examples of these tendencies in Victorian women’s writing; especially of a genre of ‘tales’ about pet birds and other tamed creatures, told by their benefactresses.59 A  wealthy widow living ‘sequestered’ in a mansion at Stanmore with a large estate, Brightwen impressed her own personality and ambience on every page of her natural history books.60 Her sketches of the house and gardens often appear among the illustrations, in proprietorial association with the menagerie she kept there. Charitable but condescending patronage of the local villagers and poor Londoners

in Women against cruelty
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Revealing the unseen Mary Wollstonecraft
Susan Civale

the Eighteenth and Beginning of the Nineteenth Century, 3 vols (London: Macmillan, 1882), II, p. 249. 252 Ibid., p. 251. 253 Ibid., p. 251; p. 252. 254 Ibid., pp. 252–3. 255 Ibid., pp. 1–2. 256 Elizabeth Robins Pennell, Mary Wollstonecraft Godwin (London: W. H. Allen, 1885), p. 1. 257 Ibid., p. 90. 258 Ibid., p. 90. 259 Alison Chapman, ‘Achieving fame and canonicity’, in The Cambridge Companion to Victorian Women’s Writing, ed. Linda H. Peterson (Cambridge: Cambridge University Press, 2015), p. 82. Julia Ward Howe wrote on Margaret Fuller, Mathilde Blind on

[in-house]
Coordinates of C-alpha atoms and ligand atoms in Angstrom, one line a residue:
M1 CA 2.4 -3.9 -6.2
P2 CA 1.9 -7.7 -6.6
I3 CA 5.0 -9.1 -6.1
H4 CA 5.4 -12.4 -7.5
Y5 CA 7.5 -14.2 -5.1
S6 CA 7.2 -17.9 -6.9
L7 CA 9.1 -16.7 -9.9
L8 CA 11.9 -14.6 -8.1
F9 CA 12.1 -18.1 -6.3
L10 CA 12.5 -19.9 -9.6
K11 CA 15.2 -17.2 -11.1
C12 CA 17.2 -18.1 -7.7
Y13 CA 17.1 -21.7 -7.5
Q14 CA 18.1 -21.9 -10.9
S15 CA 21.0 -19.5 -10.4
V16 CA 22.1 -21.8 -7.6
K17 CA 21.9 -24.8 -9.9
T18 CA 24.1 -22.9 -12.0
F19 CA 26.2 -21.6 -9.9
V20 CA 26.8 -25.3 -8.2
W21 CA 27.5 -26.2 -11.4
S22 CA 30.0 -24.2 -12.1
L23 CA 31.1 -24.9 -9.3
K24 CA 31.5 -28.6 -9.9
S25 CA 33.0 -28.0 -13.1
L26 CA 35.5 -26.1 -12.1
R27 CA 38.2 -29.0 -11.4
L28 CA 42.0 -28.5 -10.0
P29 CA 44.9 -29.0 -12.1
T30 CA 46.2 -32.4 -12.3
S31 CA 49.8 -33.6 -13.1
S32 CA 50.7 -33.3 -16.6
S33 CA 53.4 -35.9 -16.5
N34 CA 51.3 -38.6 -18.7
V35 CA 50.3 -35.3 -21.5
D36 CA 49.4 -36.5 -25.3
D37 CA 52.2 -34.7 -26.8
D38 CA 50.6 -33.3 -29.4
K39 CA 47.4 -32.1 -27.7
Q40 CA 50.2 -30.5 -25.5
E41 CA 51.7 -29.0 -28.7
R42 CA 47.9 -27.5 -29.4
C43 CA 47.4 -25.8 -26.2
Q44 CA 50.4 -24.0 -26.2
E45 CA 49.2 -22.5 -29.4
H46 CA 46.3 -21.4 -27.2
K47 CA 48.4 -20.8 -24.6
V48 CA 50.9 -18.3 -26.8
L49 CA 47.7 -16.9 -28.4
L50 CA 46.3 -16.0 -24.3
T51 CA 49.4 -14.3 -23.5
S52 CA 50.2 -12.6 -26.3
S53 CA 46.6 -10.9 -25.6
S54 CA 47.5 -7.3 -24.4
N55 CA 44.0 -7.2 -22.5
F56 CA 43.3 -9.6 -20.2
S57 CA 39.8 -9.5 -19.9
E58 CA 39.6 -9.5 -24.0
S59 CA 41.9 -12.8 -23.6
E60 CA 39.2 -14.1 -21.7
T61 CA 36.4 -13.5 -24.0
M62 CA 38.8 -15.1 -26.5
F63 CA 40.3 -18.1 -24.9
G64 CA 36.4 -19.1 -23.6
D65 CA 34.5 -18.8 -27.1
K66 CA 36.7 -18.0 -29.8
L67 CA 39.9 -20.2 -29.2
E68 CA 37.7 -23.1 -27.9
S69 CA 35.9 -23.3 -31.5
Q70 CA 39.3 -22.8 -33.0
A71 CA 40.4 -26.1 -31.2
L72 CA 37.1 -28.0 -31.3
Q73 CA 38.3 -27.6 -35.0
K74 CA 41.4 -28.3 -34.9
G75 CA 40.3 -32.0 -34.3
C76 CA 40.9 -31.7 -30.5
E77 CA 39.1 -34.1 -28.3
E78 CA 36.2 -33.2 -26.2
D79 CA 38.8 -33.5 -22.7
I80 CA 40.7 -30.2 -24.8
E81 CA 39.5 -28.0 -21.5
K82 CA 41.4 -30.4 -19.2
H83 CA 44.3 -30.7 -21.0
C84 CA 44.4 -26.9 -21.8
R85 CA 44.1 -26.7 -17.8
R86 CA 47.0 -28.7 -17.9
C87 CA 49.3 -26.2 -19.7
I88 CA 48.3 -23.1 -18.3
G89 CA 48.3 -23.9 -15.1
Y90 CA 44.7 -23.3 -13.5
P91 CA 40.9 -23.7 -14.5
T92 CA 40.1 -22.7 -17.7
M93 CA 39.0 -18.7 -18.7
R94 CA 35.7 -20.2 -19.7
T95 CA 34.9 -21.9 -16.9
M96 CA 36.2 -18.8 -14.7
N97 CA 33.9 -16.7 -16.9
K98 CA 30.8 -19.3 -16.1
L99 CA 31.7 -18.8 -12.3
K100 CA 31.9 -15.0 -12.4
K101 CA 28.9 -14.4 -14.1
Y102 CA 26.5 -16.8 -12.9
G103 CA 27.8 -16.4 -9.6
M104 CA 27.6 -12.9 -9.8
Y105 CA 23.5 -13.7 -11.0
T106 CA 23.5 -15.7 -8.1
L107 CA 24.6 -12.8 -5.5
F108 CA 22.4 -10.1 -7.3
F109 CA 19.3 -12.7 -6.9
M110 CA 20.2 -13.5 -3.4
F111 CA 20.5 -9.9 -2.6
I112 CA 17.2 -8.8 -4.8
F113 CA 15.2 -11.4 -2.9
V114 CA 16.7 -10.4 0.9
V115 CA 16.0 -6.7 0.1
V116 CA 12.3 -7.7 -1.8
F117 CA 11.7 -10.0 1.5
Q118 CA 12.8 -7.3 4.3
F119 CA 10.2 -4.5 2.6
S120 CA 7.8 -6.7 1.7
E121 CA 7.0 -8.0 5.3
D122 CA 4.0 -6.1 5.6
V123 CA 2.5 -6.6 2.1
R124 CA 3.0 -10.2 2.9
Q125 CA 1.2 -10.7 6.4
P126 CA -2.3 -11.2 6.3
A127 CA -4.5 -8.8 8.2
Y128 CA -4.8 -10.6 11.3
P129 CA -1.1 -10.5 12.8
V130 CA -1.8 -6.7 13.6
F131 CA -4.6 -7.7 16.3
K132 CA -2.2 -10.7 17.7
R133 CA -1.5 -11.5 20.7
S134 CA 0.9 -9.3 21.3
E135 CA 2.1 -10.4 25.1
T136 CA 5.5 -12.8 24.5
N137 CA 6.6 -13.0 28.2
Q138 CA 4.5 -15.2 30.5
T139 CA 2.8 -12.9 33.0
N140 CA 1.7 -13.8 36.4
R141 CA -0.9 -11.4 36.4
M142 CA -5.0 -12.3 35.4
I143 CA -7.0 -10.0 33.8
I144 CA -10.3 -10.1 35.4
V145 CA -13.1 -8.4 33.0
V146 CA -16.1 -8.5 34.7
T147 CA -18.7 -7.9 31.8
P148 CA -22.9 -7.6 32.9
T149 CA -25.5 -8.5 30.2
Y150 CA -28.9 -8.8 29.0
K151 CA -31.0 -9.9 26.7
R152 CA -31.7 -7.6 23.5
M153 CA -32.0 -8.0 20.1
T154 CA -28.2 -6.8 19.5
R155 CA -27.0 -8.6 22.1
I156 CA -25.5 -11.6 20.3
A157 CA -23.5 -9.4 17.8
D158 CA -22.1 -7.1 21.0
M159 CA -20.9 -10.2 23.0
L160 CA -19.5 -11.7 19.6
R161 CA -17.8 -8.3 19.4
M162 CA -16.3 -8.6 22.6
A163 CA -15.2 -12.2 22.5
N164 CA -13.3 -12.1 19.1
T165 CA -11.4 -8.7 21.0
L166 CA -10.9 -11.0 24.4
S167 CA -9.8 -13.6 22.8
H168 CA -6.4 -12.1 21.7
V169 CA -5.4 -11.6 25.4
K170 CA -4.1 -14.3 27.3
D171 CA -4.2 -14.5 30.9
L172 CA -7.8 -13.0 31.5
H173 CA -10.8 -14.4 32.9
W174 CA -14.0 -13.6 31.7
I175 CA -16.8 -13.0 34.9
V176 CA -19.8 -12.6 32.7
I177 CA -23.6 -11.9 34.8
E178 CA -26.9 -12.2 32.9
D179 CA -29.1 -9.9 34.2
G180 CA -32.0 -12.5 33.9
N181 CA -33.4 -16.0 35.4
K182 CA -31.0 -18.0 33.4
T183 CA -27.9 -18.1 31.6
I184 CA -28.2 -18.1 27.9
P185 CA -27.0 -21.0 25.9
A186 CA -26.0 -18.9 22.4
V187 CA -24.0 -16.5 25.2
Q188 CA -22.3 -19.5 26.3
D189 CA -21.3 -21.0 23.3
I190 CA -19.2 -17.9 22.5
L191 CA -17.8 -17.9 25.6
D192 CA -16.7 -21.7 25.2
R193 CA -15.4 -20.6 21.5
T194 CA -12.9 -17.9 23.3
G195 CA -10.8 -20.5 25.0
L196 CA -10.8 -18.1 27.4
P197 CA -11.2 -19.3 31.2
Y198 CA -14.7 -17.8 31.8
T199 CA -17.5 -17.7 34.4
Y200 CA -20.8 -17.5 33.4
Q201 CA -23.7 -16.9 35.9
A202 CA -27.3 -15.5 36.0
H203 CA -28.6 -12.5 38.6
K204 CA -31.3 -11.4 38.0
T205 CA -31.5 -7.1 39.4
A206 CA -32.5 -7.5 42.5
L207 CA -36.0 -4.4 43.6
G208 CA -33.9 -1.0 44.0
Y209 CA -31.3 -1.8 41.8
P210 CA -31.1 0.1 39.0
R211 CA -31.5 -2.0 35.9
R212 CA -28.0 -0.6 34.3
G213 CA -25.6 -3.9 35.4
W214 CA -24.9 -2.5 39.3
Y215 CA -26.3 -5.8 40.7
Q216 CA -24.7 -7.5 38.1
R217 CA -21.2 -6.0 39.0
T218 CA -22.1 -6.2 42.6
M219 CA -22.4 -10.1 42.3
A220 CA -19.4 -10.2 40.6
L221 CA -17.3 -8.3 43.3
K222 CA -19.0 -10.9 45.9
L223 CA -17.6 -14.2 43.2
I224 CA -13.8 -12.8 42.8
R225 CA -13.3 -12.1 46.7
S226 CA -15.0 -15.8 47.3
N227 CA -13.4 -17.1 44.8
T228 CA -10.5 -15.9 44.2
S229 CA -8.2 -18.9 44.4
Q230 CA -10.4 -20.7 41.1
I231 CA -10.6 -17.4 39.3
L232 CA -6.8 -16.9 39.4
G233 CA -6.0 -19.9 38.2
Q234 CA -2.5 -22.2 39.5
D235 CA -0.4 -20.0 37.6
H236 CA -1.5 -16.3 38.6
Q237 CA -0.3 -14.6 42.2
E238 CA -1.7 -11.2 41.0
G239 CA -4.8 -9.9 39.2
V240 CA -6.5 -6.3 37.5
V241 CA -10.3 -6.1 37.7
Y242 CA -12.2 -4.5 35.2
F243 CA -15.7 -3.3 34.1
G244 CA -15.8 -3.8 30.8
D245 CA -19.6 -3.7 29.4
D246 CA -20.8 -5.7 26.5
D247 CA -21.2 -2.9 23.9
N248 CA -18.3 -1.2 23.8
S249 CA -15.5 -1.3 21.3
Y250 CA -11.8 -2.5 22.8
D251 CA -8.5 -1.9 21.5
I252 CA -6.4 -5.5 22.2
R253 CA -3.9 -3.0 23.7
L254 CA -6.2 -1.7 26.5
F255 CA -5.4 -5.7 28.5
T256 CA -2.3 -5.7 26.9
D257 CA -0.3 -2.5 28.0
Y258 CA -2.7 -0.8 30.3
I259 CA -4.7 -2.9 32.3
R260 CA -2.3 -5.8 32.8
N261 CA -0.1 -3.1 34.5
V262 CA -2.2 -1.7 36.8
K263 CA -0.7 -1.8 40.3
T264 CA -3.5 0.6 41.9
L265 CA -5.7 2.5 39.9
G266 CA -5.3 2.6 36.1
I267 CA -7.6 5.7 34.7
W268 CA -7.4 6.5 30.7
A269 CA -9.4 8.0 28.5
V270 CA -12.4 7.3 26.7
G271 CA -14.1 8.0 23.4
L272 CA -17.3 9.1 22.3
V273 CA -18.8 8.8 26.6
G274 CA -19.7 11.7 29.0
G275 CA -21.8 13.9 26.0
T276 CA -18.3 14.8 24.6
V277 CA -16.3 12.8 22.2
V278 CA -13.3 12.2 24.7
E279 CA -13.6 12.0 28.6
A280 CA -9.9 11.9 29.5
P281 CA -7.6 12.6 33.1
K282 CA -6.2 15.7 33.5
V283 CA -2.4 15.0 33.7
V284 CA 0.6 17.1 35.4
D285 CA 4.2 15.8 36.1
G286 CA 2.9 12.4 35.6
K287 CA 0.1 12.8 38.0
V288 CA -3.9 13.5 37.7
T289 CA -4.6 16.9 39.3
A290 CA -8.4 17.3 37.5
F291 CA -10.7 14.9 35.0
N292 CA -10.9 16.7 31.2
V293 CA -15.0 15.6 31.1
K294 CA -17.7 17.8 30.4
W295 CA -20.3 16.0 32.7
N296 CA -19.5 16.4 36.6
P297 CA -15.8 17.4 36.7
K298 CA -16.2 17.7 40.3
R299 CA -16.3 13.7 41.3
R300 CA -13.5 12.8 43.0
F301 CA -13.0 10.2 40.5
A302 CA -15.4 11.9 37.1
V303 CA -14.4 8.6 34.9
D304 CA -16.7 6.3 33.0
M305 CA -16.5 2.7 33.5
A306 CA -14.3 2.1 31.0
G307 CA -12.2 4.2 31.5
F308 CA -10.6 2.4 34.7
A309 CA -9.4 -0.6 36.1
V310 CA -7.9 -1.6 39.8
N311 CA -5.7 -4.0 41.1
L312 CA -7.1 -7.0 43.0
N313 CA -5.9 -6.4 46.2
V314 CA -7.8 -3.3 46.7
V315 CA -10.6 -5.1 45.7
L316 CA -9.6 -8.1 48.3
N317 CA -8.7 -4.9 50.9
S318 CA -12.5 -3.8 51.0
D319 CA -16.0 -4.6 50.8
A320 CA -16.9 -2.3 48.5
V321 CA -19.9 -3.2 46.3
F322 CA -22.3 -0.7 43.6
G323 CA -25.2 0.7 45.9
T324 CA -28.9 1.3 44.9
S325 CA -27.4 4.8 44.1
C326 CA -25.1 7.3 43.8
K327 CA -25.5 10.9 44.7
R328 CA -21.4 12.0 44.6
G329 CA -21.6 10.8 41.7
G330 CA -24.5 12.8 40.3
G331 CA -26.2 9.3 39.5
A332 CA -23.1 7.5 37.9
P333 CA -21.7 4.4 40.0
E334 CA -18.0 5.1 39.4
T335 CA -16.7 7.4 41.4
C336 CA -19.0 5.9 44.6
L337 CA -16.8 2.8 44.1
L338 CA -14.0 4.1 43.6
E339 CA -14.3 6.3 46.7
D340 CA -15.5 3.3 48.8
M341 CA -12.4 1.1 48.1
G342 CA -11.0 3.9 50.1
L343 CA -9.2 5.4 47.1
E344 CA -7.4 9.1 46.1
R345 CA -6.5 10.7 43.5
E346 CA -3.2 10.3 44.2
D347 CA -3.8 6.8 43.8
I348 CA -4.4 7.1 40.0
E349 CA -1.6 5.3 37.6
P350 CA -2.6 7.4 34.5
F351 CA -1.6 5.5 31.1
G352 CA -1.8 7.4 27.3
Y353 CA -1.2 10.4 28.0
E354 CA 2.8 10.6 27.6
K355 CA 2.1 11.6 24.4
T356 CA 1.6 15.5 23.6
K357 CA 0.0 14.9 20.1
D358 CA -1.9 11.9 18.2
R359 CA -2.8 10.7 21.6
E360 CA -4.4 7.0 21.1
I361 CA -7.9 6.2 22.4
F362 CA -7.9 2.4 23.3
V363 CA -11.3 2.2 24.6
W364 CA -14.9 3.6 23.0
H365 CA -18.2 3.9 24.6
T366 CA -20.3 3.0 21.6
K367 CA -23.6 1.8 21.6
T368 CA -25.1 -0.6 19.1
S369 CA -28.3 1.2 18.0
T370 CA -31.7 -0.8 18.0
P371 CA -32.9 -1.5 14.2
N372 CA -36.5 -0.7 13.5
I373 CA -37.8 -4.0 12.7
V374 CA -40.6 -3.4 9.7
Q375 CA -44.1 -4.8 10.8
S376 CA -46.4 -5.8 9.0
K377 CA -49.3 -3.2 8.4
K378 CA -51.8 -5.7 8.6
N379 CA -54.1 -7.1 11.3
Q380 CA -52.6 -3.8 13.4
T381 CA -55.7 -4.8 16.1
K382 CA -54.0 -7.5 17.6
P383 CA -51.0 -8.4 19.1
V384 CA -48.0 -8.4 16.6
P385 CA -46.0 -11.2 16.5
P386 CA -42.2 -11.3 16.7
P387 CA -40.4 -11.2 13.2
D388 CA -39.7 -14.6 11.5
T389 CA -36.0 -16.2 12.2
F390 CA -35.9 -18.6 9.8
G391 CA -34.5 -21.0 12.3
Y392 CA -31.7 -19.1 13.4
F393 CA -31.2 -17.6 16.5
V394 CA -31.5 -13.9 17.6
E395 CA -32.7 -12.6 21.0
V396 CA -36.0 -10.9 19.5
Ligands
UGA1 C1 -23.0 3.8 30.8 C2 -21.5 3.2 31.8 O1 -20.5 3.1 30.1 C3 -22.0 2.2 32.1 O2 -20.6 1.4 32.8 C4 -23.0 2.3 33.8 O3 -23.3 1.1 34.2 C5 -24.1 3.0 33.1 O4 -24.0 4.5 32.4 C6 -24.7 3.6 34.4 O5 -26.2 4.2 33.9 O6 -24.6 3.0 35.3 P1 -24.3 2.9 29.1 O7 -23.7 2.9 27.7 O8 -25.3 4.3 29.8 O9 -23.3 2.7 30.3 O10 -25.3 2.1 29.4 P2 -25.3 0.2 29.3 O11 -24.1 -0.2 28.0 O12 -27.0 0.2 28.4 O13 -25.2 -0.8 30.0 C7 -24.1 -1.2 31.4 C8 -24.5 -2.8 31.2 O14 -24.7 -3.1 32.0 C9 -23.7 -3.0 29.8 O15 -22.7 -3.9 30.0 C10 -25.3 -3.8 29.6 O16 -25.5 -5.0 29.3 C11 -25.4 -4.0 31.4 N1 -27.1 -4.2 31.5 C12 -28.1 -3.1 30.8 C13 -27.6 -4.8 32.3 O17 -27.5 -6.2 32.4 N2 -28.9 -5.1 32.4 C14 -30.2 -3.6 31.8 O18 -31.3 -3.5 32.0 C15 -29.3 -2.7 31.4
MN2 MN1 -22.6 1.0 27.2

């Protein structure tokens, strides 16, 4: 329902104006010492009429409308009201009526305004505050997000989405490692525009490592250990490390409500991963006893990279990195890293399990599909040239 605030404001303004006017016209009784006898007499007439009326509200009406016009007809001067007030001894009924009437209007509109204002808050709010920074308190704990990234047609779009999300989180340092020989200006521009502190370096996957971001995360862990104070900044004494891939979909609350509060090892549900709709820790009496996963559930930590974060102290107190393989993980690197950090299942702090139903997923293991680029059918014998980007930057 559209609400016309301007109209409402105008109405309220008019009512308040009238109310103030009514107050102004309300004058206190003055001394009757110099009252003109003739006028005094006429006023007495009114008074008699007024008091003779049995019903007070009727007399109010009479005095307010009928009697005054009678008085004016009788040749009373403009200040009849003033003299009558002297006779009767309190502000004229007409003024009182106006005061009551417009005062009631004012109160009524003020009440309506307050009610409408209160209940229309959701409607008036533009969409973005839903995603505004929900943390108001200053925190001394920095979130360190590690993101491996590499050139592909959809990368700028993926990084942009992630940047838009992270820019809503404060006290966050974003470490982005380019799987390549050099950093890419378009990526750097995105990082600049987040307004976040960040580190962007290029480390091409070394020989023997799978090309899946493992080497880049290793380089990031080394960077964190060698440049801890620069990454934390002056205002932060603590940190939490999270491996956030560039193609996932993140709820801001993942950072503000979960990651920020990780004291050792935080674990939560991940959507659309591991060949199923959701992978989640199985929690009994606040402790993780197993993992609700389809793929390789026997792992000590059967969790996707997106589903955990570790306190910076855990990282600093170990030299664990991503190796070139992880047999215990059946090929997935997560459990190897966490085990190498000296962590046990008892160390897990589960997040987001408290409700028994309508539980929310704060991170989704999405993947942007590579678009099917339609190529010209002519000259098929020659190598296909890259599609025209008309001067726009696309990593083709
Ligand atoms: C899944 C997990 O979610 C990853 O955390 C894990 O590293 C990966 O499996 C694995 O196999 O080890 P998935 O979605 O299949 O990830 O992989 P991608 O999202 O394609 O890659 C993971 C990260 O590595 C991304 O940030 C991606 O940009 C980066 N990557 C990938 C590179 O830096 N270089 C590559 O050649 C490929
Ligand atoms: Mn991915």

in Romantic women’s life writing
Mary Hays and the struggle for self-representation
Susan Civale

passionately in her aunt’s novel nearly three-quarters of a century earlier. Though more research is needed to understand the writing and reception of Matilda Mary, her work provides an example of Mary Hays’s influence on Victorian women’s writing. Conclusion The reform agitation that peaked in the early 1790s was, by the end of that decade, repressed and dispersed, with Britain emerging from William Pitt’s Tory administration as a far more conservative country. The defeat of this reform movement, according to Kenneth R. Johnston, ‘also registered in the ruined lives and

in Romantic women’s life writing